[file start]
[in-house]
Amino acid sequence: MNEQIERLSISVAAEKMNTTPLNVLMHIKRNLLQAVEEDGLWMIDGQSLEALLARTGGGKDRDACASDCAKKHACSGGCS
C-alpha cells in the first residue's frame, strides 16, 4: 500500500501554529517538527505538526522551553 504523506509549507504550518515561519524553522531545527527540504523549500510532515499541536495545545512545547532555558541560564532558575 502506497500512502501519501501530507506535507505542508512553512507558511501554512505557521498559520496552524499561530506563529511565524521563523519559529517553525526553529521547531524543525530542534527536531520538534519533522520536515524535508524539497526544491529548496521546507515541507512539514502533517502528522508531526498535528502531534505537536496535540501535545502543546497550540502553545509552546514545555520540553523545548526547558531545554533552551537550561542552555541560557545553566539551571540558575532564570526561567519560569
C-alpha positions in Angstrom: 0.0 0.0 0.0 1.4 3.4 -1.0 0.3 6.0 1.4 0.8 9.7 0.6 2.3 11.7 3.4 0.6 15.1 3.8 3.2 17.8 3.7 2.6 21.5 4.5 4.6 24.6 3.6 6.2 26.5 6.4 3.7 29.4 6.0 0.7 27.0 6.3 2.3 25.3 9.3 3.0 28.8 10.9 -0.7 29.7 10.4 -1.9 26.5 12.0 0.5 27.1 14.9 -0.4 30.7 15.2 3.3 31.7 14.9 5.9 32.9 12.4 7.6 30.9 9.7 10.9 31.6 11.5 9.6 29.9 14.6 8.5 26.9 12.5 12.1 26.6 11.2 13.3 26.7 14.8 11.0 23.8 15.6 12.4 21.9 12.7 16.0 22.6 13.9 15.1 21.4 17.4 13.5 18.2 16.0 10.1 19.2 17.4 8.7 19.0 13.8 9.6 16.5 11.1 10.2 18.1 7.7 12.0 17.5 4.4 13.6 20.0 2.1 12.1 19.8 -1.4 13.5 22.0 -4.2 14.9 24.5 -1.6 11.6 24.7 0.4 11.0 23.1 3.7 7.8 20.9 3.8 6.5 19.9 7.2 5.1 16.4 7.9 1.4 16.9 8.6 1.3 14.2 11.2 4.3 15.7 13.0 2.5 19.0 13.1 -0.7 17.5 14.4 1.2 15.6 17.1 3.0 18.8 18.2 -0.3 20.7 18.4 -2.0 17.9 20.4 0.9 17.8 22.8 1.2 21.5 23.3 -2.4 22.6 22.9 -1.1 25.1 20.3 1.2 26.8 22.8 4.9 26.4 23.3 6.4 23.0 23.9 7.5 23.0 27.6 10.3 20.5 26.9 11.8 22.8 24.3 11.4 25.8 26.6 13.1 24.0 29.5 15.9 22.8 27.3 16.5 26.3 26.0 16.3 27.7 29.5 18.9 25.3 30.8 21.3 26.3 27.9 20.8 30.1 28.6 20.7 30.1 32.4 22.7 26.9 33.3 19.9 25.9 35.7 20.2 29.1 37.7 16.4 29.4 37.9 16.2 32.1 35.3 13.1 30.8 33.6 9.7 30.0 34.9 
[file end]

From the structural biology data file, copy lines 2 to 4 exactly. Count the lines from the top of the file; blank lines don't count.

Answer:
Amino acid sequence: MNEQIERLSISVAAEKMNTTPLNVLMHIKRNLLQAVEEDGLWMIDGQSLEALLARTGGGKDRDACASDCAKKHACSGGCS
C-alpha cells in the first residue's frame, strides 16, 4: 500500500501554529517538527505538526522551553 504523506509549507504550518515561519524553522531545527527540504523549500510532515499541536495545545512545547532555558541560564532558575 502506497500512502501519501501530507506535507505542508512553512507558511501554512505557521498559520496552524499561530506563529511565524521563523519559529517553525526553529521547531524543525530542534527536531520538534519533522520536515524535508524539497526544491529548496521546507515541507512539514502533517502528522508531526498535528502531534505537536496535540501535545502543546497550540502553545509552546514545555520540553523545548526547558531545554533552551537550561542552555541560557545553566539551571540558575532564570526561567519560569
C-alpha positions in Angstrom: 0.0 0.0 0.0 1.4 3.4 -1.0 0.3 6.0 1.4 0.8 9.7 0.6 2.3 11.7 3.4 0.6 15.1 3.8 3.2 17.8 3.7 2.6 21.5 4.5 4.6 24.6 3.6 6.2 26.5 6.4 3.7 29.4 6.0 0.7 27.0 6.3 2.3 25.3 9.3 3.0 28.8 10.9 -0.7 29.7 10.4 -1.9 26.5 12.0 0.5 27.1 14.9 -0.4 30.7 15.2 3.3 31.7 14.9 5.9 32.9 12.4 7.6 30.9 9.7 10.9 31.6 11.5 9.6 29.9 14.6 8.5 26.9 12.5 12.1 26.6 11.2 13.3 26.7 14.8 11.0 23.8 15.6 12.4 21.9 12.7 16.0 22.6 13.9 15.1 21.4 17.4 13.5 18.2 16.0 10.1 19.2 17.4 8.7 19.0 13.8 9.6 16.5 11.1 10.2 18.1 7.7 12.0 17.5 4.4 13.6 20.0 2.1 12.1 19.8 -1.4 13.5 22.0 -4.2 14.9 24.5 -1.6 11.6 24.7 0.4 11.0 23.1 3.7 7.8 20.9 3.8 6.5 19.9 7.2 5.1 16.4 7.9 1.4 16.9 8.6 1.3 14.2 11.2 4.3 15.7 13.0 2.5 19.0 13.1 -0.7 17.5 14.4 1.2 15.6 17.1 3.0 18.8 18.2 -0.3 20.7 18.4 -2.0 17.9 20.4 0.9 17.8 22.8 1.2 21.5 23.3 -2.4 22.6 22.9 -1.1 25.1 20.3 1.2 26.8 22.8 4.9 26.4 23.3 6.4 23.0 23.9 7.5 23.0 27.6 10.3 20.5 26.9 11.8 22.8 24.3 11.4 25.8 26.6 13.1 24.0 29.5 15.9 22.8 27.3 16.5 26.3 26.0 16.3 27.7 29.5 18.9 25.3 30.8 21.3 26.3 27.9 20.8 30.1 28.6 20.7 30.1 32.4 22.7 26.9 33.3 19.9 25.9 35.7 20.2 29.1 37.7 16.4 29.4 37.9 16.2 32.1 35.3 13.1 30.8 33.6 9.7 30.0 34.9 